If you must use SMS, you have two options:

Option A:

Option B (recommended):

An advantage of Option B is that you can (relatively) securely share access to the SMS messages through SMS-to-email forwarding rules, and by sharing the two-factor method’s seed.

It is recommended that you keep your interactions with this Google Voice number and its SMS messages to a device separate from your primary computer and smartphone.  An old smartphone would be a good option.

It is recommended that you keep a copy of your GA seed or U2F key in cold storage, else you should be prepared for the consequences of permanently losing access to the number.  Decide for yourself what’s worse: your losing access or an attacker gaining access, and secure yourself accordingly.

What follows are step-by-step instructions for setting up a secure Google account (Gmail, Voice, Drive, YouTube, etc.), and following that, steps for setting up Google Voice.


Step 1: Sign up for a new account at
In order to ensure that your account is not recoverable through answering “security” questions, randomize your personal information.


Step 2: edit My Account settings


Step 3: Look for ‘Signing in to Google’ on the left


Step 4: enable 2-step verification


Step 5: you’ll need to first set up SMS 2-step verification before you can add one of the secure methods.


Step 6: enter SMS confirmation code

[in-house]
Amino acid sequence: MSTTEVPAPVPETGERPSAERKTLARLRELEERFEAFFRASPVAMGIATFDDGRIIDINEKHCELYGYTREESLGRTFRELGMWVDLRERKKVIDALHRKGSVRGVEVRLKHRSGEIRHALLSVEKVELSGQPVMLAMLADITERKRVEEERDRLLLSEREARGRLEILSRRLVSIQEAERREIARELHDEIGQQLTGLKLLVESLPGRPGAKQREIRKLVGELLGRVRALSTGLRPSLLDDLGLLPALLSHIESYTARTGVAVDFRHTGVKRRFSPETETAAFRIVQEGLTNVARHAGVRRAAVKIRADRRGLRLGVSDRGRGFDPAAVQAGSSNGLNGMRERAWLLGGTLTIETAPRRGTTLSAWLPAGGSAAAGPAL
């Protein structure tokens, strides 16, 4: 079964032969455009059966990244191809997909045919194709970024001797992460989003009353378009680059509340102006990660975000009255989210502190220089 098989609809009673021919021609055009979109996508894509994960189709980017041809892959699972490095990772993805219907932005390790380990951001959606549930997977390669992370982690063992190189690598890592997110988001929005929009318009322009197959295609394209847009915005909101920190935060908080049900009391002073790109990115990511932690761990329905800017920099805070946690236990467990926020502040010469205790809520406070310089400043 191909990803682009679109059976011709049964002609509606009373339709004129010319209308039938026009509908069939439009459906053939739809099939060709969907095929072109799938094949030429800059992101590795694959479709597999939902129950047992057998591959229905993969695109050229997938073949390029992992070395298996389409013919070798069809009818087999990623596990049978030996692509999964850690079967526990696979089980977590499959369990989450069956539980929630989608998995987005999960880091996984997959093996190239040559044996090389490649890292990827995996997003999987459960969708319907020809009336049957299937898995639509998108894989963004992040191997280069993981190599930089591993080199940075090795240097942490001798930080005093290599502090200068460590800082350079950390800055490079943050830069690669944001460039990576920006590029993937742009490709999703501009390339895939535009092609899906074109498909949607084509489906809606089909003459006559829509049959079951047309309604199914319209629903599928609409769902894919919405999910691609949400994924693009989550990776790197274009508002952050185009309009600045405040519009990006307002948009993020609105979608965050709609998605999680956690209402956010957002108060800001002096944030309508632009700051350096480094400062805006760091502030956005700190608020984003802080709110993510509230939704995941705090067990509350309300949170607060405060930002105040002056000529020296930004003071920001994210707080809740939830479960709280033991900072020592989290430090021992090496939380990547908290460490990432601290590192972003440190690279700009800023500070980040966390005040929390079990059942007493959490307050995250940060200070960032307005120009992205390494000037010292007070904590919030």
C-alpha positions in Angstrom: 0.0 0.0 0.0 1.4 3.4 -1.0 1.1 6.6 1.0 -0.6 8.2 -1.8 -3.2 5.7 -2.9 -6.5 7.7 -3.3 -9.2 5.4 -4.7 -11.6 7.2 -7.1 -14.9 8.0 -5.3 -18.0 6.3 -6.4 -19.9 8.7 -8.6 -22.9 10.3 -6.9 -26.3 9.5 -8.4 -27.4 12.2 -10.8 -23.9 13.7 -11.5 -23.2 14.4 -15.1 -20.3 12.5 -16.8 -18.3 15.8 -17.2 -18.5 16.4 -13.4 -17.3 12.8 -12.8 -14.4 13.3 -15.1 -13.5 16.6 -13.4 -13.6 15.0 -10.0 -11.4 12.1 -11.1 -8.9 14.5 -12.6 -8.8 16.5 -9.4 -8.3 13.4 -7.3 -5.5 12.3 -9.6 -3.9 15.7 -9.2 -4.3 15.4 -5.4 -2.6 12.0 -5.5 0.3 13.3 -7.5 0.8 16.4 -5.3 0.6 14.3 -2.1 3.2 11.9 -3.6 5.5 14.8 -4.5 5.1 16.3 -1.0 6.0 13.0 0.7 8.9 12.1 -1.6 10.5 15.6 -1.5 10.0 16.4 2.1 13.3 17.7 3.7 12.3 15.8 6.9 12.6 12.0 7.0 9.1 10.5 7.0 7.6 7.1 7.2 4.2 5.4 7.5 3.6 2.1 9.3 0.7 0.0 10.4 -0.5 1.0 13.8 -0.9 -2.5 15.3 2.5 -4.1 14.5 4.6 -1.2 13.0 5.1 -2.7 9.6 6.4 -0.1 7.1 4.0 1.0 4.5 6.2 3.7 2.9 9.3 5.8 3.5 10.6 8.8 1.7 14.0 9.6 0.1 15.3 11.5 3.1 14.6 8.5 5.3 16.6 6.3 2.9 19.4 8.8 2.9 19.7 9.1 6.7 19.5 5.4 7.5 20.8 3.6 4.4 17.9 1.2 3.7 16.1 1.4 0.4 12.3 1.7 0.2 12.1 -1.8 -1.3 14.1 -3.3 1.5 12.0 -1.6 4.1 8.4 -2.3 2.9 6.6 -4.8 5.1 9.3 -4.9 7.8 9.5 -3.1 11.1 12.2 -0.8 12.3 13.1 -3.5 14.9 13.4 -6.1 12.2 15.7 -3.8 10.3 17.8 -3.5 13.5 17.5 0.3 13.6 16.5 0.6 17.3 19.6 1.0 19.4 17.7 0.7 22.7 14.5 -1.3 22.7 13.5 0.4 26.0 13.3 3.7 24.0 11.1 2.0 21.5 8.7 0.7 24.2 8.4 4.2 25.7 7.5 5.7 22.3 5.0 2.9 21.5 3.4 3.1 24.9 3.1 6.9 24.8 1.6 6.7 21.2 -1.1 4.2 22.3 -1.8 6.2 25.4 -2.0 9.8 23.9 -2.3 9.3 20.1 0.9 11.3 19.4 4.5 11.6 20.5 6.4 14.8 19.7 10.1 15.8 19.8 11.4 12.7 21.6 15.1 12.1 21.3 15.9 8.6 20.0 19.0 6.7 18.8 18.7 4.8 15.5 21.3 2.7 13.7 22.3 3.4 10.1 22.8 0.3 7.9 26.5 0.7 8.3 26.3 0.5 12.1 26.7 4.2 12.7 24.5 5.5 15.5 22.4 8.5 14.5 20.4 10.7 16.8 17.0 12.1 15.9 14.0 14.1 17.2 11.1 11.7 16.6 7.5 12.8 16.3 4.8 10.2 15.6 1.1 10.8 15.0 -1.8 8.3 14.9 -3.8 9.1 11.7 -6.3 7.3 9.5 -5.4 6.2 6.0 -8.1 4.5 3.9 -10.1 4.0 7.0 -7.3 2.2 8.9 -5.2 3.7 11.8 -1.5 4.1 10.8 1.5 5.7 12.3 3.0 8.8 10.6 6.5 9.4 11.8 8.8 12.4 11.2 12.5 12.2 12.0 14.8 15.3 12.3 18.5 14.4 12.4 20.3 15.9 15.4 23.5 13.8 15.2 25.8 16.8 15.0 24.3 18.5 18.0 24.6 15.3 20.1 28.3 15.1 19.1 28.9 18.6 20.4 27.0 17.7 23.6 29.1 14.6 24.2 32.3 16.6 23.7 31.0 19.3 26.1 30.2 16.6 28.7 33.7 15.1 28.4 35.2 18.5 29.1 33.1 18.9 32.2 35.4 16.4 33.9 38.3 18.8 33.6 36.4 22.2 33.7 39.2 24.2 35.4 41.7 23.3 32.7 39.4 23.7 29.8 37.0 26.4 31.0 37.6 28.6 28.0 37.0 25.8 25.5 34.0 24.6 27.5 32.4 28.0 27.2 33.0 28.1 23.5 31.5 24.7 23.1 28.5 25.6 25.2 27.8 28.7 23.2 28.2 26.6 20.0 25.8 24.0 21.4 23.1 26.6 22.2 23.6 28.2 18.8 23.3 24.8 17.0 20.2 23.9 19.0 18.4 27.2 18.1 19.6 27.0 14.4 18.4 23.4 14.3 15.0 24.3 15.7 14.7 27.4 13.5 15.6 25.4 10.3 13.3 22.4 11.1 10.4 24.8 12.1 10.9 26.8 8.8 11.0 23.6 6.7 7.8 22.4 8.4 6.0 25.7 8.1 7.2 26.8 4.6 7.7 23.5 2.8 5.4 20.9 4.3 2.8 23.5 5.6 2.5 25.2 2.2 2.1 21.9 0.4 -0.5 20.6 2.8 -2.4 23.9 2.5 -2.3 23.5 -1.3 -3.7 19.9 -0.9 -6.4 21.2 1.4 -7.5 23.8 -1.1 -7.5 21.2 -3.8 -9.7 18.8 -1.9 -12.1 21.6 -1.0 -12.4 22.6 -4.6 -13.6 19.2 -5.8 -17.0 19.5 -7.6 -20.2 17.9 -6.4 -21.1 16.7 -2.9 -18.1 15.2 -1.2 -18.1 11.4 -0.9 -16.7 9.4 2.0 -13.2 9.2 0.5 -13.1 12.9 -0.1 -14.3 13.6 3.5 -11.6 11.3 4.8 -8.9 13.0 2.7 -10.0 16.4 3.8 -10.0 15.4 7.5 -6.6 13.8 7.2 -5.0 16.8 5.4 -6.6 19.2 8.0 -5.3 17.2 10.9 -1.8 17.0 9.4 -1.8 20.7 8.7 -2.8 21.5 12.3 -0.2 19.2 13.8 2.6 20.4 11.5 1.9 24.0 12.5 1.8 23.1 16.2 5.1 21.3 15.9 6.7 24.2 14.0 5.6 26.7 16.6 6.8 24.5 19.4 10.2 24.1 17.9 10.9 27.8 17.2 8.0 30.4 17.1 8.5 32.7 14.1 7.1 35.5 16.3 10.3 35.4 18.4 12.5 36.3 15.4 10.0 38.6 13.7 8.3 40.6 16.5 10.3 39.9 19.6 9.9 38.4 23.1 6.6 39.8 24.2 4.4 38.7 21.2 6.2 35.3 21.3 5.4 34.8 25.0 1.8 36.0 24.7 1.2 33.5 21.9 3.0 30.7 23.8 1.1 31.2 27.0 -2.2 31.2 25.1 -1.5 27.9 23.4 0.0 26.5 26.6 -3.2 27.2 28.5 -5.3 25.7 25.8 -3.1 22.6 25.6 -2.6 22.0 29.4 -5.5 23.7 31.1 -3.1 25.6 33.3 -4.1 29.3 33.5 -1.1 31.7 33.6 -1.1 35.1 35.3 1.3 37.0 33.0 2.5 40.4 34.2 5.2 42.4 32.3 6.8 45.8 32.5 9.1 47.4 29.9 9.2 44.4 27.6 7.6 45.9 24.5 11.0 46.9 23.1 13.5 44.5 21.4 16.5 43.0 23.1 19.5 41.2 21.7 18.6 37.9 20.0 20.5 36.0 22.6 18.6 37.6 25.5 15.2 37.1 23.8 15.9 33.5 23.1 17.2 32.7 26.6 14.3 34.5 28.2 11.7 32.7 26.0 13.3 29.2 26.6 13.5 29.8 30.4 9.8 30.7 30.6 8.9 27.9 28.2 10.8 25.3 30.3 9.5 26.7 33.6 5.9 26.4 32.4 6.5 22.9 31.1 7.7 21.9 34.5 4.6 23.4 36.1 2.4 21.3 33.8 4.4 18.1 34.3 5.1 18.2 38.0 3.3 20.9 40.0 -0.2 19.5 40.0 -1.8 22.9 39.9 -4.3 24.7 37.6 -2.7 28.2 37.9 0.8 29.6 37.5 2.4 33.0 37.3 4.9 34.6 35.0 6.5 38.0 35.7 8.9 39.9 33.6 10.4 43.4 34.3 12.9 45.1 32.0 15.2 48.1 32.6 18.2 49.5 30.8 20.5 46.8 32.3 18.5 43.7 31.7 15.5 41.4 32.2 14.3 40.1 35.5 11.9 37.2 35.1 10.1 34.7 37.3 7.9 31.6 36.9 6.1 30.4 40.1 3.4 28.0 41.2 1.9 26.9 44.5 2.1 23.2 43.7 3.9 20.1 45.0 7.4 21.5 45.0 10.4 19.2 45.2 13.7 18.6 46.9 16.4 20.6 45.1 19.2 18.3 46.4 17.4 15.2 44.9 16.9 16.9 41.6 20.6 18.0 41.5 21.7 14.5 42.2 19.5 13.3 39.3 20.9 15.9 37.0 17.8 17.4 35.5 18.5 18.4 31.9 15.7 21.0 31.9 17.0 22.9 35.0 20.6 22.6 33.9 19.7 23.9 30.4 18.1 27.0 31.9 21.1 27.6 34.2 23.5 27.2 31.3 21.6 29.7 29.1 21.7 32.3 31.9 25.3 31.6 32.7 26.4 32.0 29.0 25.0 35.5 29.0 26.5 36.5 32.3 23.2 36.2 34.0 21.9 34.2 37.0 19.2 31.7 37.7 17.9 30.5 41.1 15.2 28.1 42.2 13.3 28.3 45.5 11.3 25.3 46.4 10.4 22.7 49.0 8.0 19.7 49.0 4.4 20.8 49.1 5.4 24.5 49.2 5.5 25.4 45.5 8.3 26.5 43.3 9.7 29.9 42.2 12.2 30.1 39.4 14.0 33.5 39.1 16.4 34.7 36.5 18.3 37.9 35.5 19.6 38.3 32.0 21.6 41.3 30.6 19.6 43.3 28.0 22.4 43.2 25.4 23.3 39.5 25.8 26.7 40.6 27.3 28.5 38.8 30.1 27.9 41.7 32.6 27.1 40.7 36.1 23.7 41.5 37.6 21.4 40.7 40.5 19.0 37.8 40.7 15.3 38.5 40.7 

Step 7: turn it on


Step 8 (OPTIONAL): Set up back up codes


Step 9 (OPTIONAL): save your backup codes in a secure, offline, location.


Step 10: set up Google Authenticator (or U2F Security Key)


Step 11: scan QR Code with GA application on secure device


Step 12: enter GA confirmation code shown on GA app


Step 13: click ‘done’ to complete GA setup


Step 14: remove voice/text as second verification step option


Step 15: confirm phone removal


Step 16: confirm phone is removed


Step 17: go back to account settings


Step 18: under Account recovery options, click email


Step 19: delete the recovery email address, leaving the field blank


Step 20: delete the recovery phone number


Step 21: edit the recovery phone number


Step 22: remove the recovery phone number


Step 23: confirm removal of recovery phone number


Step 24: confirming that the curse has been lifted


Step 25: go back to sign in settings


Step 26: witness perfection – Google account now secure


Step 27:  on to Google Voice setup


Step 28: get a new number


Step 29: add a US forwarding phone (can be removed later)


Step 30: verify forwarding phone number


Step 31: search number options


Step 32: select a number


Step 33: finish phone number selection


Step 34: remove call forwarding


Step 35:  confirm removal of call forwarding


Step 36: configure voicemail & text
Voicemail Greeting:  Record blank so as not to reveal any information about the telco or account owner to any random caller
Recorded Name:  Record blank
Voicemail Notifications:  disable or choose secure recipient, like another secret gmail account that you only use on your 2FA security device
Text Forwarding:  disable or choose secure recipient, like another secret gmail account that you only use on your 2FA security device
Voicemail PIN:  set at least 8 characters
Voicemail Transcripts:  disable


Step 37:  test it out


Step 38: review what your email box should look like if you’ve completed all the steps


Step 39:  make sure that you never unlock your number


Step 40: relax

More background, resources and reading: